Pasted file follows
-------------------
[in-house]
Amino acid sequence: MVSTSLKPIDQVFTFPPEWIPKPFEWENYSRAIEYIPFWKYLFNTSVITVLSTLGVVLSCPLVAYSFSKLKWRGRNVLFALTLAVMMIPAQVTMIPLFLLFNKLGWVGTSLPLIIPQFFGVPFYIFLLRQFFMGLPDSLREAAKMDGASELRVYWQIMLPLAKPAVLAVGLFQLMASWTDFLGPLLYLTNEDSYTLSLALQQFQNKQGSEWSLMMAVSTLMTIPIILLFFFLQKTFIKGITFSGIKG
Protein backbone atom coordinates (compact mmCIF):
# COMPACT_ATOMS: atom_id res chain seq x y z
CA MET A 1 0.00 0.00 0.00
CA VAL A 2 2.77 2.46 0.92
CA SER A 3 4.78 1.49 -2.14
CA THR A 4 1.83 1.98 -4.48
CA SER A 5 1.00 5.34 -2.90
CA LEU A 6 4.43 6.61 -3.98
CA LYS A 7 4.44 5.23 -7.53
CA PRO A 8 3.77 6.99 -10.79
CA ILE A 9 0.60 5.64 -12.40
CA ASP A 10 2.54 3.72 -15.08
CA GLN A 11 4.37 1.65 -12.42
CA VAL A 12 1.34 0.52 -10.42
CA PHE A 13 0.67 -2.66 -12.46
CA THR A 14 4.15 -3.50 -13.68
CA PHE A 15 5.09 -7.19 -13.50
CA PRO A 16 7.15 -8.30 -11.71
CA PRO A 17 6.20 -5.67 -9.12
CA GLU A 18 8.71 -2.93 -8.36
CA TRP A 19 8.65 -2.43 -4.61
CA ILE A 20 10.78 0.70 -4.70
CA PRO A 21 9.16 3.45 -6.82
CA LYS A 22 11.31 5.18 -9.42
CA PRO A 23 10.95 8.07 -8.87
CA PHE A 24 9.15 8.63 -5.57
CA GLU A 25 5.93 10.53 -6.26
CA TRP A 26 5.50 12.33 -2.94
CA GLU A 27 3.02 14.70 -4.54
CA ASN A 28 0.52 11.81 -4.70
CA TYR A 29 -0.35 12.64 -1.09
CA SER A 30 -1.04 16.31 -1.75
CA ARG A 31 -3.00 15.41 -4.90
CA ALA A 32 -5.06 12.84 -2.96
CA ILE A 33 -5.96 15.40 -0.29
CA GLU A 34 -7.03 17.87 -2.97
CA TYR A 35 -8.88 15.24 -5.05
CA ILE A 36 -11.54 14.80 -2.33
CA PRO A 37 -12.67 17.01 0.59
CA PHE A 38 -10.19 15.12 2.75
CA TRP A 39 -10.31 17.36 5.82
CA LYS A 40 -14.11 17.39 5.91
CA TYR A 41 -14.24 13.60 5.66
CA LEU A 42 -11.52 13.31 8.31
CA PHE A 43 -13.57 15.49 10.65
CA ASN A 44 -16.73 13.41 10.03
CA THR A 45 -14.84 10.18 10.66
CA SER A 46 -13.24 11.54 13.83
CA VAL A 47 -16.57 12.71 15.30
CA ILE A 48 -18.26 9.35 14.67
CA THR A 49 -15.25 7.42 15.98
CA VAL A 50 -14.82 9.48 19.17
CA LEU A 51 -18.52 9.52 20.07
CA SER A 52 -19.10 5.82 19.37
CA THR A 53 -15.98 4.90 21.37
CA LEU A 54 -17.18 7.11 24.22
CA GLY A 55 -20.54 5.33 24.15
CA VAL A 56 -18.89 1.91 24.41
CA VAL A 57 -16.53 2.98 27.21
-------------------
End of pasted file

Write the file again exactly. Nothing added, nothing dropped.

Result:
[in-house]
Amino acid sequence: MVSTSLKPIDQVFTFPPEWIPKPFEWENYSRAIEYIPFWKYLFNTSVITVLSTLGVVLSCPLVAYSFSKLKWRGRNVLFALTLAVMMIPAQVTMIPLFLLFNKLGWVGTSLPLIIPQFFGVPFYIFLLRQFFMGLPDSLREAAKMDGASELRVYWQIMLPLAKPAVLAVGLFQLMASWTDFLGPLLYLTNEDSYTLSLALQQFQNKQGSEWSLMMAVSTLMTIPIILLFFFLQKTFIKGITFSGIKG
Protein backbone atom coordinates (compact mmCIF):
# COMPACT_ATOMS: atom_id res chain seq x y z
CA MET A 1 0.00 0.00 0.00
CA VAL A 2 2.77 2.46 0.92
CA SER A 3 4.78 1.49 -2.14
CA THR A 4 1.83 1.98 -4.48
CA SER A 5 1.00 5.34 -2.90
CA LEU A 6 4.43 6.61 -3.98
CA LYS A 7 4.44 5.23 -7.53
CA PRO A 8 3.77 6.99 -10.79
CA ILE A 9 0.60 5.64 -12.40
CA ASP A 10 2.54 3.72 -15.08
CA GLN A 11 4.37 1.65 -12.42
CA VAL A 12 1.34 0.52 -10.42
CA PHE A 13 0.67 -2.66 -12.46
CA THR A 14 4.15 -3.50 -13.68
CA PHE A 15 5.09 -7.19 -13.50
CA PRO A 16 7.15 -8.30 -11.71
CA PRO A 17 6.20 -5.67 -9.12
CA GLU A 18 8.71 -2.93 -8.36
CA TRP A 19 8.65 -2.43 -4.61
CA ILE A 20 10.78 0.70 -4.70
CA PRO A 21 9.16 3.45 -6.82
CA LYS A 22 11.31 5.18 -9.42
CA PRO A 23 10.95 8.07 -8.87
CA PHE A 24 9.15 8.63 -5.57
CA GLU A 25 5.93 10.53 -6.26
CA TRP A 26 5.50 12.33 -2.94
CA GLU A 27 3.02 14.70 -4.54
CA ASN A 28 0.52 11.81 -4.70
CA TYR A 29 -0.35 12.64 -1.09
CA SER A 30 -1.04 16.31 -1.75
CA ARG A 31 -3.00 15.41 -4.90
CA ALA A 32 -5.06 12.84 -2.96
CA ILE A 33 -5.96 15.40 -0.29
CA GLU A 34 -7.03 17.87 -2.97
CA TYR A 35 -8.88 15.24 -5.05
CA ILE A 36 -11.54 14.80 -2.33
CA PRO A 37 -12.67 17.01 0.59
CA PHE A 38 -10.19 15.12 2.75
CA TRP A 39 -10.31 17.36 5.82
CA LYS A 40 -14.11 17.39 5.91
CA TYR A 41 -14.24 13.60 5.66
CA LEU A 42 -11.52 13.31 8.31
CA PHE A 43 -13.57 15.49 10.65
CA ASN A 44 -16.73 13.41 10.03
CA THR A 45 -14.84 10.18 10.66
CA SER A 46 -13.24 11.54 13.83
CA VAL A 47 -16.57 12.71 15.30
CA ILE A 48 -18.26 9.35 14.67
CA THR A 49 -15.25 7.42 15.98
CA VAL A 50 -14.82 9.48 19.17
CA LEU A 51 -18.52 9.52 20.07
CA SER A 52 -19.10 5.82 19.37
CA THR A 53 -15.98 4.90 21.37
CA LEU A 54 -17.18 7.11 24.22
CA GLY A 55 -20.54 5.33 24.15
CA VAL A 56 -18.89 1.91 24.41
CA VAL A 57 -16.53 2.98 27.21